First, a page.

It seems pretty appropriate that our last week’s readings all have to do with continuing education and development. Depending upon the context, the term “professional development” can either seem exciting or like a chore. Usually, it’s something that excites me (I love to learn in general), but when it’s some sort of mandatory corporate talk or video, that’s when I start to feel itchy. I think that having some power and autonomy over what one learns when can be far better for encouraging employees to be life-long learners in regards to job skills.
All three of the articles we read involved giving teacher-learners/librarian-learners ways to pursue professional development. However, the delivery methods for this learning were a little bit different from a standard seminar or lecture — instead, the options were much more self-directed, either in pace, content or both. In “When Teachers Drive Their Learning” from Educational Leadership, Joseph Semadeni emphasizes that:
Choice is a powerful motivator in adult learning. Offering teachers a menu of alternatives for what they will learn is highly motivating.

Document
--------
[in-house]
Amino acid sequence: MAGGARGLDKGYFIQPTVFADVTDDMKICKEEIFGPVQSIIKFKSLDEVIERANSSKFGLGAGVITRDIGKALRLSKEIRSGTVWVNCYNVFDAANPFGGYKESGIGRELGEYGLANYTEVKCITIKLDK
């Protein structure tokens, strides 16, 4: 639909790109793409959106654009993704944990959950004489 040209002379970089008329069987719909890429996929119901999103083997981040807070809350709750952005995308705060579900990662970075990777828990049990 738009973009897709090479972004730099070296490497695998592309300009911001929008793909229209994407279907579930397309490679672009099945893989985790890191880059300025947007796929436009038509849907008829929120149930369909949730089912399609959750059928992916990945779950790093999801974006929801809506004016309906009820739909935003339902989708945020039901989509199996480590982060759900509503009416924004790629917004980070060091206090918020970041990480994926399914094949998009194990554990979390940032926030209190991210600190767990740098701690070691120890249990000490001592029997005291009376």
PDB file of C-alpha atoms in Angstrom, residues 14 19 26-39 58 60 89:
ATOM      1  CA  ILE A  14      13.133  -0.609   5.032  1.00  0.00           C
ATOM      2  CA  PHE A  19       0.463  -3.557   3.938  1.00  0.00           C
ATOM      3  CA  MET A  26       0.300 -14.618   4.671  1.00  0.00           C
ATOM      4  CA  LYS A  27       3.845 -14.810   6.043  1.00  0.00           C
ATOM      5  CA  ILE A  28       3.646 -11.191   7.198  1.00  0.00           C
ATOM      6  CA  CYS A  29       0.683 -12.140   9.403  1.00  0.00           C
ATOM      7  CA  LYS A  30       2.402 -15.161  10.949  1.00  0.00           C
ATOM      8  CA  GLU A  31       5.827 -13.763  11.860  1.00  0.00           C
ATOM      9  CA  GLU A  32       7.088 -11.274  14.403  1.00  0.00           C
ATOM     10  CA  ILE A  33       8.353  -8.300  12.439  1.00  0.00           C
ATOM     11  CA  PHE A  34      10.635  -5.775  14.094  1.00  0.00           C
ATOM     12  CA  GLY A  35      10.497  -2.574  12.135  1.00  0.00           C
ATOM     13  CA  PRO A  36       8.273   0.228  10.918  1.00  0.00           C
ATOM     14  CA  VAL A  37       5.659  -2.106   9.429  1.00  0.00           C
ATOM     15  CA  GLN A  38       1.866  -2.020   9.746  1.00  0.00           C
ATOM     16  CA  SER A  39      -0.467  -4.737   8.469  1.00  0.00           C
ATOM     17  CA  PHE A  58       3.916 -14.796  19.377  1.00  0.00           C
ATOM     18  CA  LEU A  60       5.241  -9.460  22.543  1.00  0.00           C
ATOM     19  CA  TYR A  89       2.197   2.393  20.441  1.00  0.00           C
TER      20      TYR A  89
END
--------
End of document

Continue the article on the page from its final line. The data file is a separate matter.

I certainly agree with that line of thinking. In my own life, the jobs where I had the most ability to choose topics, times and ways of learning that fit me best were often far more satisfying than jobs that offered a specific, prescribed track of sessions. In some ways, I’m guessing that those environments willing to give their employees more autonomy and choice in their own learning (and encouraging real learning in the first place) probably gave me/other employees more autonomy in general.
I’m glad to be considering and reflecting on this topic as I consider my own next professional steps. I received a good tip from a fellow soon-to-be-grad of SI — although pay rates are not always negotiable, professional development resources sometimes are. I value my ability to continue learning and growing highly, and so I’ll be keeping that in mind as a priority as I weigh the pros and cons of various organizations and institutions.